Data compression is a fundamental problem in quantum and classical information theory. A typical version of the problem is that the sender Alice receives a (classical or quantum) state from some known ensemble and needs to transmit them to the receiver Bob with average error below some specified bound. We consider the case in which the message can have a variable length and the goal is to minimize its expected length.

For classical messages this problem has a well-known solution given by Huffman coding. In this scheme, the expected length of the message is equal to the Shannon entropy of the source (with a constant additive factor) and the scheme succeeds with zero error. This is a single-shot result which implies the asymptotic result, viz. Shannon's source coding theorem, by encoding each state sequentially.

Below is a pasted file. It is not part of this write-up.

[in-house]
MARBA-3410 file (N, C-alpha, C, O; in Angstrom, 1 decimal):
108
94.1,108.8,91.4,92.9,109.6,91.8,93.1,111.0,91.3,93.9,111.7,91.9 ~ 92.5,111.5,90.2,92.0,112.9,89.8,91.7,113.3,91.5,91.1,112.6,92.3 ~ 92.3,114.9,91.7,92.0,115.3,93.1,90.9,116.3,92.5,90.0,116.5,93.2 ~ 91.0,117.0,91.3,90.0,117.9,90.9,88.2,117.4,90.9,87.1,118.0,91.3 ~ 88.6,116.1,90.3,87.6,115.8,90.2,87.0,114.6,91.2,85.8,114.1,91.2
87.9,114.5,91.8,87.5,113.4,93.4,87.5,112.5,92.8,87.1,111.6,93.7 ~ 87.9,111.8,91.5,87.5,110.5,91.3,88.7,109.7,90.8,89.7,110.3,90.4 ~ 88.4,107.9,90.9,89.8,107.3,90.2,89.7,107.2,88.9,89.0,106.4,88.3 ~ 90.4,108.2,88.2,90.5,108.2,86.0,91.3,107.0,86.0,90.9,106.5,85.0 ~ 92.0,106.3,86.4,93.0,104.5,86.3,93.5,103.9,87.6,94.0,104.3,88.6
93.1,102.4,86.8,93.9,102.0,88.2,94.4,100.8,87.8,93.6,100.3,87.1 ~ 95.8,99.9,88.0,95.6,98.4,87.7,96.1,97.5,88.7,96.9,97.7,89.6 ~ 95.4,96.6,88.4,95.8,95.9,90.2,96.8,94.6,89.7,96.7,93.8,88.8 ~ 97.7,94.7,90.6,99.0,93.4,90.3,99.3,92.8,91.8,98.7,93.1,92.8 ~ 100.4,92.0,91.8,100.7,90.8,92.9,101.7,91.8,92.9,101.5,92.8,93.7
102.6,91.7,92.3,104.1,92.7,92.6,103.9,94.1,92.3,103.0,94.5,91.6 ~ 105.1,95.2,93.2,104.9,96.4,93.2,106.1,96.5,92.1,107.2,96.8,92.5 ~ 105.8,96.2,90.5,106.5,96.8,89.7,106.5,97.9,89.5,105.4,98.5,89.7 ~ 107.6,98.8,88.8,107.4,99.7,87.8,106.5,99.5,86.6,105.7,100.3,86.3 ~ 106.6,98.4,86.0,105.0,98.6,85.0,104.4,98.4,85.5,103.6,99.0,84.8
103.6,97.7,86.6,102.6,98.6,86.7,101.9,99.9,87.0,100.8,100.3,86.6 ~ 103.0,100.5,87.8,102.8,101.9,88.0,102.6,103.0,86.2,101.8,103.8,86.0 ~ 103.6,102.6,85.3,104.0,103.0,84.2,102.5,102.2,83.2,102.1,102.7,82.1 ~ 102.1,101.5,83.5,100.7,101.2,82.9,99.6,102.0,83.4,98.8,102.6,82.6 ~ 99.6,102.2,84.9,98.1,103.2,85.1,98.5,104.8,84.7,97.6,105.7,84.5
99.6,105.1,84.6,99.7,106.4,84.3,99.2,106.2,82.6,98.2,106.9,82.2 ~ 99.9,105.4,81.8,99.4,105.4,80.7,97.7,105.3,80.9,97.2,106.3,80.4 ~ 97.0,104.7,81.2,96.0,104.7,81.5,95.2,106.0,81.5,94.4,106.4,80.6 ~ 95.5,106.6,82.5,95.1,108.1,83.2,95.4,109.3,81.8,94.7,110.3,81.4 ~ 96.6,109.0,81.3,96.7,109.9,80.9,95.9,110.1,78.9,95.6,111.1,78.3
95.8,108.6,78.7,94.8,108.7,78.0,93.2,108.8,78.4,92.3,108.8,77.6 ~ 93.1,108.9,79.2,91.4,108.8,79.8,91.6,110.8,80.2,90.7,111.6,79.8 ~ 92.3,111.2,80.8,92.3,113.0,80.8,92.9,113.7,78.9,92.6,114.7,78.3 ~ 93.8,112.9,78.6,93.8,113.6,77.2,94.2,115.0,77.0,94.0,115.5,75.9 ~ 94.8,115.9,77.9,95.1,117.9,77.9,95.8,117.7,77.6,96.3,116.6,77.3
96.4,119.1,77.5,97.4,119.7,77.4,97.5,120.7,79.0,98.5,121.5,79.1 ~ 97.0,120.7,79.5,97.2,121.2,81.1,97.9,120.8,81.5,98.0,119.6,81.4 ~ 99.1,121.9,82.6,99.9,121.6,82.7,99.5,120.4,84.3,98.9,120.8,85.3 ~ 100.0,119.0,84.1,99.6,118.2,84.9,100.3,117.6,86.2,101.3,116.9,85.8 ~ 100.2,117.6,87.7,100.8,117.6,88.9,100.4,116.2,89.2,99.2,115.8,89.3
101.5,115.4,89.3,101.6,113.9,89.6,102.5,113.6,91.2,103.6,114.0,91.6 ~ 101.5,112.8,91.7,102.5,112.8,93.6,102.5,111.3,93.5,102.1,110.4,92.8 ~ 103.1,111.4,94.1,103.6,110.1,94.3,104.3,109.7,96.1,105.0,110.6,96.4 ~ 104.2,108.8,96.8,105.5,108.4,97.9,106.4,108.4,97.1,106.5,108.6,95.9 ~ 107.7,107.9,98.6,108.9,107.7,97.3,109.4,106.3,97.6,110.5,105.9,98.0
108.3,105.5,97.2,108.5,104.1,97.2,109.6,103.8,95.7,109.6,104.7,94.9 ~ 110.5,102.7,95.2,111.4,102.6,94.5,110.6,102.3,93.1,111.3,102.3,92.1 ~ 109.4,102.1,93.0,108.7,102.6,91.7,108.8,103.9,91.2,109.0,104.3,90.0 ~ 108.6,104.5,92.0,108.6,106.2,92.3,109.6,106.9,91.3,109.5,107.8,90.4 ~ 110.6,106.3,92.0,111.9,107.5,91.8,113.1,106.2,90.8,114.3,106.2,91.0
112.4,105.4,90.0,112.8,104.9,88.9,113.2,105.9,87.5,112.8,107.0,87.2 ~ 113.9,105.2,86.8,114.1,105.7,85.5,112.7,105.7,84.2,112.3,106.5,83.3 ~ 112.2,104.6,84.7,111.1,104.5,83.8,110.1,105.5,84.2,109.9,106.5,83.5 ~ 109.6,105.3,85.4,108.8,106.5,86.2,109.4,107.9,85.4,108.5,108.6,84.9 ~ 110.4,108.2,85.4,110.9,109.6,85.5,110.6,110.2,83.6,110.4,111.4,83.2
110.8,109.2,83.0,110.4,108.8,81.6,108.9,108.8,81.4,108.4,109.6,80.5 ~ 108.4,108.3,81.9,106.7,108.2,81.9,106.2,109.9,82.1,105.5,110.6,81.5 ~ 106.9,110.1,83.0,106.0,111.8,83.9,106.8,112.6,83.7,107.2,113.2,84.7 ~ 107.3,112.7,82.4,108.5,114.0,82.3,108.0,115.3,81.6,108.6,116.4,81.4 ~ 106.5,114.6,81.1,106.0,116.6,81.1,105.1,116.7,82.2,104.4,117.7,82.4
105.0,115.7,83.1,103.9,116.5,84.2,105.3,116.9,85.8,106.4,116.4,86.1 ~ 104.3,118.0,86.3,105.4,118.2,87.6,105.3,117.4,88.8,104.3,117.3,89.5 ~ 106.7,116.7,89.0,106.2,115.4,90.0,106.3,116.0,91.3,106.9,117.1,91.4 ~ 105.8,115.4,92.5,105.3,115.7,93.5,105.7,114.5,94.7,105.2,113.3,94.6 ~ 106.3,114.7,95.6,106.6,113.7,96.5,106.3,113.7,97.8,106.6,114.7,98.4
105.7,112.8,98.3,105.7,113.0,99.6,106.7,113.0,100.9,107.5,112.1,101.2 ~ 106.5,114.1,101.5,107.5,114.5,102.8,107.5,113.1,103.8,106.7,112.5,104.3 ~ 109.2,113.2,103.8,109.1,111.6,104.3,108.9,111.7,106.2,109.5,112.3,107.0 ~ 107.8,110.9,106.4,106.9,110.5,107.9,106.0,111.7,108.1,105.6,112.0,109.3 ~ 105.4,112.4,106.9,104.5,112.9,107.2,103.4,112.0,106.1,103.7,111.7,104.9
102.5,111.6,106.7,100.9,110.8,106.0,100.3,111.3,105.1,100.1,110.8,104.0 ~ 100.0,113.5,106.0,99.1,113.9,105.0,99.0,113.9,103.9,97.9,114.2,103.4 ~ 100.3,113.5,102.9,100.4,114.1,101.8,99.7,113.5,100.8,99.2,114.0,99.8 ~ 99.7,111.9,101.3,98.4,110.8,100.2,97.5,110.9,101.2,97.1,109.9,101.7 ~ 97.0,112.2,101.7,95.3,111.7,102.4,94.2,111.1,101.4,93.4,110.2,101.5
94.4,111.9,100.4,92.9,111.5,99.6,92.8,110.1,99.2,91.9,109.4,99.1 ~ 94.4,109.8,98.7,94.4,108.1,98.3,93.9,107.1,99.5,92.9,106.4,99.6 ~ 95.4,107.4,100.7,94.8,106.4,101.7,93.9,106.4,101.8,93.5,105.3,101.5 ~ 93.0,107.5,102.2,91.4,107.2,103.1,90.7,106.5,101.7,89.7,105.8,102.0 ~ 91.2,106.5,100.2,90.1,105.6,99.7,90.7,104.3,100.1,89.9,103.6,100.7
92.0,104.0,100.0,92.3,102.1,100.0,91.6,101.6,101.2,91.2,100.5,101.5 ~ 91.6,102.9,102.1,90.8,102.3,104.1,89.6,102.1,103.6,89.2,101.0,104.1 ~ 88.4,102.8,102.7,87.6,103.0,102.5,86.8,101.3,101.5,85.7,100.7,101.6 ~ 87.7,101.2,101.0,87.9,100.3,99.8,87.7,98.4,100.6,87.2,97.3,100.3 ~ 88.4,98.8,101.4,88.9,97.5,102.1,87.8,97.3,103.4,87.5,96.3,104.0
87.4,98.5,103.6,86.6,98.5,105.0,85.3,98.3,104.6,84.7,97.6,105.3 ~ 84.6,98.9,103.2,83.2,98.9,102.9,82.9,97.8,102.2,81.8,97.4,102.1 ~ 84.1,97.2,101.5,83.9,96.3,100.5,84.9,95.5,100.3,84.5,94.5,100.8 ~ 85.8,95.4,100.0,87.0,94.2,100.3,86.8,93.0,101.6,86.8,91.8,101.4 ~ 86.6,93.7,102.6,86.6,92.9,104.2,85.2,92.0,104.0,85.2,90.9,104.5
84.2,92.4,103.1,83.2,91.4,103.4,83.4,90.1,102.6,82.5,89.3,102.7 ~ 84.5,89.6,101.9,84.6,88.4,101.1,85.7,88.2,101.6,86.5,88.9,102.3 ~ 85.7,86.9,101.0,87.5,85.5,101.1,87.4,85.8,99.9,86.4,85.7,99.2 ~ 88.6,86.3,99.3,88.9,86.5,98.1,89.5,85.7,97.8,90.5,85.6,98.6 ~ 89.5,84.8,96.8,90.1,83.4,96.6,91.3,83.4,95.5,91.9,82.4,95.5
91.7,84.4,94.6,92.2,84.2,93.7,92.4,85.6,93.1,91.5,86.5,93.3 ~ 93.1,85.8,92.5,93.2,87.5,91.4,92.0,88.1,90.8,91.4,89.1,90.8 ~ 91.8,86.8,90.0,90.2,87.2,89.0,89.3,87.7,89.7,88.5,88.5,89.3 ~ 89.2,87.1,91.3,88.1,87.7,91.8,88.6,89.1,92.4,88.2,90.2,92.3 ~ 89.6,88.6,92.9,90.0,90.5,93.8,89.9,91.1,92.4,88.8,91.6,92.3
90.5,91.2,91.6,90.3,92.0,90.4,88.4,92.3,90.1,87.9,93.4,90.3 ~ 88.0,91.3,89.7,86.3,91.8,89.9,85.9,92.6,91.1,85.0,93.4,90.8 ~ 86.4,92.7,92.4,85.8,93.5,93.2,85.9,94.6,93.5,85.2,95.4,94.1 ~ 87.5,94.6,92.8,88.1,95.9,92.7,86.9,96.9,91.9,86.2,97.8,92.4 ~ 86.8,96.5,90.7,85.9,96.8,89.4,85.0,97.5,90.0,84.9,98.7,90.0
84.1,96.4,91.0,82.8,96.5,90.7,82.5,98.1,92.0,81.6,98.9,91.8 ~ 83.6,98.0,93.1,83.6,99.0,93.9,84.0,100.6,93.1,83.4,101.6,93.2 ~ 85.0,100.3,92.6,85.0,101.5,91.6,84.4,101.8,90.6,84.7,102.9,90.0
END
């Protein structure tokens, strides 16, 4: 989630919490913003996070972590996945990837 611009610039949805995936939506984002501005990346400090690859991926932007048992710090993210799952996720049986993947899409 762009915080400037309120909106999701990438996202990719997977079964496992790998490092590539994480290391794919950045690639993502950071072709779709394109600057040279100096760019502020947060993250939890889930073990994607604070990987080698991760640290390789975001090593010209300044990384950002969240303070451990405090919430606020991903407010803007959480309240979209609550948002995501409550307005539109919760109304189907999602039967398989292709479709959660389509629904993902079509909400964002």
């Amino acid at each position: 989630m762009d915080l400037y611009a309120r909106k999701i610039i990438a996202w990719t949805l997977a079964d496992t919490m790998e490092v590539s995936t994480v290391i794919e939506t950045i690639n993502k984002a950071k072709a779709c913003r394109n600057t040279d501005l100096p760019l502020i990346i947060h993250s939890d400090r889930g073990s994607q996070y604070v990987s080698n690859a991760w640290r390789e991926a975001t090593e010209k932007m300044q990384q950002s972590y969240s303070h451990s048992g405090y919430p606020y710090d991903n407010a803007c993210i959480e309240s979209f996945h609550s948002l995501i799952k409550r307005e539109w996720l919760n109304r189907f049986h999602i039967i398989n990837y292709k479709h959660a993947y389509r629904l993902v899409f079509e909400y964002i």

For the quantum case, the asymptotic compression rate is given by the von-Neumann entropy. However, we show that there is no one-shot scheme which is able to match this rate, even if interactive communication is allowed. This is a relatively rare case in quantum information theory when the cost of a quantum task is significantly different than the classical analogue. Our result has implications for direct sum theorems in quantum communication complexity and one-shot formulations of Quantum Reverse Shannon theorem.